In a 5-4 decision, the justices said a state-issued license plate is "government speech," not the private speech of a motorist. For that reason, the state may decide which messages it wants conveyed on license plates.
"When the government speaks, it is not barred by the free speech clause from determining what it says," Justice
The decision reverses rulings from several lower courts which had said that since states had allowed private groups and charities to sponsor specialty plates, the state could not censor some of them based on their message.
In the Texas case, the Sons of Confederate Veterans applied to sponsor a specialty plate that displayed a Confederate battle flag. When a state board refused to issue the plate, the group sued and won in the lower courts based on the claim that the state's decision violated the 1st Amendment.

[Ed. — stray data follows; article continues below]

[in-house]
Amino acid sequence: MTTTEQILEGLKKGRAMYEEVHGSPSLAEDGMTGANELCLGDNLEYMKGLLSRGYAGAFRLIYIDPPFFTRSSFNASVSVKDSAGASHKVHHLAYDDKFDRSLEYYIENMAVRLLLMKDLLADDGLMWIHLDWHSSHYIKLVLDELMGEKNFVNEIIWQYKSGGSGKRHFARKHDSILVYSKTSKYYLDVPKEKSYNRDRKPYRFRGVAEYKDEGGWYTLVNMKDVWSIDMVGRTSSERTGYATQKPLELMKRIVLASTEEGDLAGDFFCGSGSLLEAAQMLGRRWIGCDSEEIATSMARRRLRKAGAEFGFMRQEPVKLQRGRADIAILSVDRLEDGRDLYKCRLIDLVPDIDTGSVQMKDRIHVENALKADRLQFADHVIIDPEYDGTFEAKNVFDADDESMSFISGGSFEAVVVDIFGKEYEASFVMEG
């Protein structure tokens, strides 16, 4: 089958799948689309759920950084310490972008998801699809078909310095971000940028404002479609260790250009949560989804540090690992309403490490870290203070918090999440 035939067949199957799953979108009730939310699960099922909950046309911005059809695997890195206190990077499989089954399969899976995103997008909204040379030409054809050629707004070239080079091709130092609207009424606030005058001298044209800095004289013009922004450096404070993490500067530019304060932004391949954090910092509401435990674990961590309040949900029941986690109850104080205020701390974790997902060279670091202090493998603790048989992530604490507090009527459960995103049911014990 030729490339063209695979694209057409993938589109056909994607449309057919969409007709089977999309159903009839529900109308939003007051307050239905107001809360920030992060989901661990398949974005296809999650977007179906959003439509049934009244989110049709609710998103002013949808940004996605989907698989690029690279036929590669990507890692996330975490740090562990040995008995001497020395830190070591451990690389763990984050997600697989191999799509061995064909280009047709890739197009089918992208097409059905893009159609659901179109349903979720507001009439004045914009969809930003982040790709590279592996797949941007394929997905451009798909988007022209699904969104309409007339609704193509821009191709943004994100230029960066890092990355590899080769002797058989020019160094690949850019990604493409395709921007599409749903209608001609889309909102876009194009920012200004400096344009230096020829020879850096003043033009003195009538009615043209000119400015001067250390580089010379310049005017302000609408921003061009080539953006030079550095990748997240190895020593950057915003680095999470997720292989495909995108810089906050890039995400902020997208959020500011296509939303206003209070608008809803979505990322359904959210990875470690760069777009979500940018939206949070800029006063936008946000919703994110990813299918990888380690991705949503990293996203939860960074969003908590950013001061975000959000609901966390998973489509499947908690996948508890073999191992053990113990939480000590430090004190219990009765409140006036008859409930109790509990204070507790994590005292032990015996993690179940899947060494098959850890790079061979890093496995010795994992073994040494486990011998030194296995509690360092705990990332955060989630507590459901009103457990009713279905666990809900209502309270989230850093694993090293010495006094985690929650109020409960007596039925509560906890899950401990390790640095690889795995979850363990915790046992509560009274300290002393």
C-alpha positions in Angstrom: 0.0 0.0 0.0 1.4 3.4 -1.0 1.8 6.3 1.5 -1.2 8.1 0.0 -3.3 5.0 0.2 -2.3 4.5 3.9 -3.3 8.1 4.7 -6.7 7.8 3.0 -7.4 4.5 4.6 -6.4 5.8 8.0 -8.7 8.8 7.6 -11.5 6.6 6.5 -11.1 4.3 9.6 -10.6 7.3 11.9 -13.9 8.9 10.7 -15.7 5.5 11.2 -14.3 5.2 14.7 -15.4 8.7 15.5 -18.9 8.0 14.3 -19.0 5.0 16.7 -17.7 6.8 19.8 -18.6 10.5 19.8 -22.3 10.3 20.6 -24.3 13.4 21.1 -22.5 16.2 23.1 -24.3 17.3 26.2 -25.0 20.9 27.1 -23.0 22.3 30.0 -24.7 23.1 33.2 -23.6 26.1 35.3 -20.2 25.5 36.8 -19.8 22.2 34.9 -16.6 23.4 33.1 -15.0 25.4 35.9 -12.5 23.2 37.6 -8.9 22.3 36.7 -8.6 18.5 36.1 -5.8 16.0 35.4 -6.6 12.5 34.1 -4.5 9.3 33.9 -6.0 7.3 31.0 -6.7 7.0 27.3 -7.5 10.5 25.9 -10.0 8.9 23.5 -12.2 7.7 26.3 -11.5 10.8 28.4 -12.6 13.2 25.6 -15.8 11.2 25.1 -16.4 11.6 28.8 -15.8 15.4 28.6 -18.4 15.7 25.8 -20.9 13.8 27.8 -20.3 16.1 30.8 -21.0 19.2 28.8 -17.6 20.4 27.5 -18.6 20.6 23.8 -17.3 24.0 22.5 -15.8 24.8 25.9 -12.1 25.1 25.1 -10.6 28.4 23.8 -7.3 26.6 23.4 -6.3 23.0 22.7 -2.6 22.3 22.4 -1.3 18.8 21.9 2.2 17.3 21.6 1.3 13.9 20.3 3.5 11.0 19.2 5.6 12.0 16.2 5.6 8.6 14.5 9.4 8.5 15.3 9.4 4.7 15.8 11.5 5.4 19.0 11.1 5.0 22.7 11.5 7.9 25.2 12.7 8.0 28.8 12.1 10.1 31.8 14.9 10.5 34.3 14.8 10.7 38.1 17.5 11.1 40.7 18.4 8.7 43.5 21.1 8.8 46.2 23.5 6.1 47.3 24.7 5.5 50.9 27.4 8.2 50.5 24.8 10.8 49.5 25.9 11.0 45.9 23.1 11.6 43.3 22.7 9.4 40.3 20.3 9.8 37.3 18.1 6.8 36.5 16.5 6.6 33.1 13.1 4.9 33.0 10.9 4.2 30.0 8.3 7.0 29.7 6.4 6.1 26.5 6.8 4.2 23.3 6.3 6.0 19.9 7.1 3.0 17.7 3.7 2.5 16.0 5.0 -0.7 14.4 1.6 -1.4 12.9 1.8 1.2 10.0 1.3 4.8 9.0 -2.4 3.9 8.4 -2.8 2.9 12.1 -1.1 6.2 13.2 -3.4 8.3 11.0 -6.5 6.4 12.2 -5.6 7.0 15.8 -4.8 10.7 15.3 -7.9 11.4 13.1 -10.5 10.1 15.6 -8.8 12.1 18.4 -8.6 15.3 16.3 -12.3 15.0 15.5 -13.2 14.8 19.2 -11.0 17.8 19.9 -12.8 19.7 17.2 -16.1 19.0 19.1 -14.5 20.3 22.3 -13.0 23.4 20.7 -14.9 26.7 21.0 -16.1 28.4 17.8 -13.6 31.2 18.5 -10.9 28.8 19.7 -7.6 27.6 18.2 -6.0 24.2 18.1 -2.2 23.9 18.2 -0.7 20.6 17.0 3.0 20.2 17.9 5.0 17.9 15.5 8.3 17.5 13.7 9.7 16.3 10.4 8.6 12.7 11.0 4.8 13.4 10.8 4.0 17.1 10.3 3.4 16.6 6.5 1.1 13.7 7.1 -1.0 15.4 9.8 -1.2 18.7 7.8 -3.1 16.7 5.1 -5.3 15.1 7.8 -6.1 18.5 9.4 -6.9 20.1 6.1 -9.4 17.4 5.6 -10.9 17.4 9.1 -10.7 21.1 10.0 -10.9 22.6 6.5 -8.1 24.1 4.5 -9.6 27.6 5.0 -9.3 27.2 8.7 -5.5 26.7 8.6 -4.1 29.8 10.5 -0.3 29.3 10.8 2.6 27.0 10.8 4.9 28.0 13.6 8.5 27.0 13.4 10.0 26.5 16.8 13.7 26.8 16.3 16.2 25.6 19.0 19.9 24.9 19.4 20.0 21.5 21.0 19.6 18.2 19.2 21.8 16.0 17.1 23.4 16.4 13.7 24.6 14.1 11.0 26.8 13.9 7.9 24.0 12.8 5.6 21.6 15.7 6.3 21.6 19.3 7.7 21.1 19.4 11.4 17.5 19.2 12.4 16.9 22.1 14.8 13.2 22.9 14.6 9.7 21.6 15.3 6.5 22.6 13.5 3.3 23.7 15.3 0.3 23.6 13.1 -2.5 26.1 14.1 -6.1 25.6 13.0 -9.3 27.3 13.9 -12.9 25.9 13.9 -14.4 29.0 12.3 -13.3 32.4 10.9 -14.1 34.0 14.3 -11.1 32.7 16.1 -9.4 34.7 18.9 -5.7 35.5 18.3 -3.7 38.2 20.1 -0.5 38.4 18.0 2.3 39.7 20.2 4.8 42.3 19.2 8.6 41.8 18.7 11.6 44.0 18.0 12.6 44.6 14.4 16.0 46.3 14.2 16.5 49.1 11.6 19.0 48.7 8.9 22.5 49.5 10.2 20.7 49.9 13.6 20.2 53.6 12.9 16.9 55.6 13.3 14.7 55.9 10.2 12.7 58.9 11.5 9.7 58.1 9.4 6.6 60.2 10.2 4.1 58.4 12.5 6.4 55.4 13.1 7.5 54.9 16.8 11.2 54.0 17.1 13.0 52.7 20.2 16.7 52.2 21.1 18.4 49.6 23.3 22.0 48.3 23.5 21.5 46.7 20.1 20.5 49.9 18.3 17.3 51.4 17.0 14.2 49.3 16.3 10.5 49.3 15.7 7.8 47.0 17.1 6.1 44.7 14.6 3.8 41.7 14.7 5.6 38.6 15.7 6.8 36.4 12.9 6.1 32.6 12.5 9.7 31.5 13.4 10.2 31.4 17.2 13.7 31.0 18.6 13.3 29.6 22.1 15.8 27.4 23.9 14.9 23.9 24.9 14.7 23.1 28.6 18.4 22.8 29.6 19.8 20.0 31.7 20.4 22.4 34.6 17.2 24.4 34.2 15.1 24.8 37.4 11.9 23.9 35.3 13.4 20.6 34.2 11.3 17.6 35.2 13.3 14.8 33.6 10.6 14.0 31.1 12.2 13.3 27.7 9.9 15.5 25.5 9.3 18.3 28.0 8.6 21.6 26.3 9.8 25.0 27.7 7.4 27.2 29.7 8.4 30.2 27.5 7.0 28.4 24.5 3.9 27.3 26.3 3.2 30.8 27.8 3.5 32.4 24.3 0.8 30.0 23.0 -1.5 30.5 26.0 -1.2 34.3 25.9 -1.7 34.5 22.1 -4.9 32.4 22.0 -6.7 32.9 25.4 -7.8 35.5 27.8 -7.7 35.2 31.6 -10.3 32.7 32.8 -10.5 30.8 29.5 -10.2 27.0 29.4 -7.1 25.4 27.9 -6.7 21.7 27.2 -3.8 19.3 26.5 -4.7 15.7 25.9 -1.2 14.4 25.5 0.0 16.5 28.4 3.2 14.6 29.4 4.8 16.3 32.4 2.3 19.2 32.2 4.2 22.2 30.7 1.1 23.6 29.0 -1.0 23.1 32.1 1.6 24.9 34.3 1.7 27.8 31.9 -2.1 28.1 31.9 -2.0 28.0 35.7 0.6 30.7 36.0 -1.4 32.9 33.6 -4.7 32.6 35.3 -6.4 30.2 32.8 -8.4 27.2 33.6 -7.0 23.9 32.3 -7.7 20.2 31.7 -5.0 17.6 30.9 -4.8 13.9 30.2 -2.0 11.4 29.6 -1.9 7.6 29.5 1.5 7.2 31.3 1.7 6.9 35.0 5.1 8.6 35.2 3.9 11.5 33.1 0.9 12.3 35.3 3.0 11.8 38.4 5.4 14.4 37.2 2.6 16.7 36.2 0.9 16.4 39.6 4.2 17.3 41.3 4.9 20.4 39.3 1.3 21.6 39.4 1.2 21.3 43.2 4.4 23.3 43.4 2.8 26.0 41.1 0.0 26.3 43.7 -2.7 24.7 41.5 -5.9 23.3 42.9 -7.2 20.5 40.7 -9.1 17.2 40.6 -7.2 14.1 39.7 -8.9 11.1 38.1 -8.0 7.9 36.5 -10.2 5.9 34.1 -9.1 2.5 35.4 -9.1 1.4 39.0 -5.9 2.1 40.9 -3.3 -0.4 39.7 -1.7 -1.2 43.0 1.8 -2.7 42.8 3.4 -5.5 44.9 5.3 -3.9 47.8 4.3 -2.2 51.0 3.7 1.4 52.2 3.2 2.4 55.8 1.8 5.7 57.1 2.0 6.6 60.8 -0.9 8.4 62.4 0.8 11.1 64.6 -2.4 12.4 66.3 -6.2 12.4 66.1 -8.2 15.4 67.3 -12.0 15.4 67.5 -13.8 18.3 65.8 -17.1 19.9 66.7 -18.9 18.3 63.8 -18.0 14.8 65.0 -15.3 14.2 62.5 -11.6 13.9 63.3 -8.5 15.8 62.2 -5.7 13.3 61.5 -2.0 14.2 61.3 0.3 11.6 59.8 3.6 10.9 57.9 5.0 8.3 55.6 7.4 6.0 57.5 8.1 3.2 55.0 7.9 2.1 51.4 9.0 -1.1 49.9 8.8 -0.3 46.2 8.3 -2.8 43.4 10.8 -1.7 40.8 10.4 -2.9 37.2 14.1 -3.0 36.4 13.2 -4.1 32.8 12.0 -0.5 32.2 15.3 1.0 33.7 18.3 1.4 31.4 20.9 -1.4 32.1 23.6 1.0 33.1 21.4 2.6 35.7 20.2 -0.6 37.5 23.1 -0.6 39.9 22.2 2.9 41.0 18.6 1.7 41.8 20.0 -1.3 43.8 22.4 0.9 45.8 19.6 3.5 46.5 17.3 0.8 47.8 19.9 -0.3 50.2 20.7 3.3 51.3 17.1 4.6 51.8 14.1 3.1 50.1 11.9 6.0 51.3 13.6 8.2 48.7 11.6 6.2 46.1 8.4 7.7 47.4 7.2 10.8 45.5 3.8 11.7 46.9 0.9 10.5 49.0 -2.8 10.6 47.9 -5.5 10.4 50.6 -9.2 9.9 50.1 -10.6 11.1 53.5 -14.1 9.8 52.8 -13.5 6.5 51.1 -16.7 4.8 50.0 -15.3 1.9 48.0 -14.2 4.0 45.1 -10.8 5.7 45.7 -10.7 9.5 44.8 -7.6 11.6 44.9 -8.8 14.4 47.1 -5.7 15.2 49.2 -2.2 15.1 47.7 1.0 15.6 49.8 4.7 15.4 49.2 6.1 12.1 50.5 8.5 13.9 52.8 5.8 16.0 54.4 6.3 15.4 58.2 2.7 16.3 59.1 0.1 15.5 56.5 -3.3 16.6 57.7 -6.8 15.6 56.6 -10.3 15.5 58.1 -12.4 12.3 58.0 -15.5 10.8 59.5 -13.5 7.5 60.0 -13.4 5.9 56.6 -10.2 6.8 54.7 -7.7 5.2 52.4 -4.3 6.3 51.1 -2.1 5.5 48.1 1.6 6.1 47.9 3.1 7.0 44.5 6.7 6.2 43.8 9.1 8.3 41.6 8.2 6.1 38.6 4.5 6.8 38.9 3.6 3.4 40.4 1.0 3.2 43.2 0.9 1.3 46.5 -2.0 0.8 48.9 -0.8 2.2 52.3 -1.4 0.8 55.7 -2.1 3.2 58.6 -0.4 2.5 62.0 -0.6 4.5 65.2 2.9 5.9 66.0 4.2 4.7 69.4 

"The state of Texas has converted ... its specialty plates into little mobile billboards on which motorists can display their own messages," he said. It is "blatant viewpoint discrimination" for officials to reject one group's message as "offensive," he said.
It is not clear what the decision will mean for abortion-related disputes over the "Choose Life" license plates. Some abortion-rights groups have argued that the state with such specialty plates must also issue a plate with a message such as "Respect Choice."
That issue was raised in a North Carolina case that is still pending on appeal before the justices.
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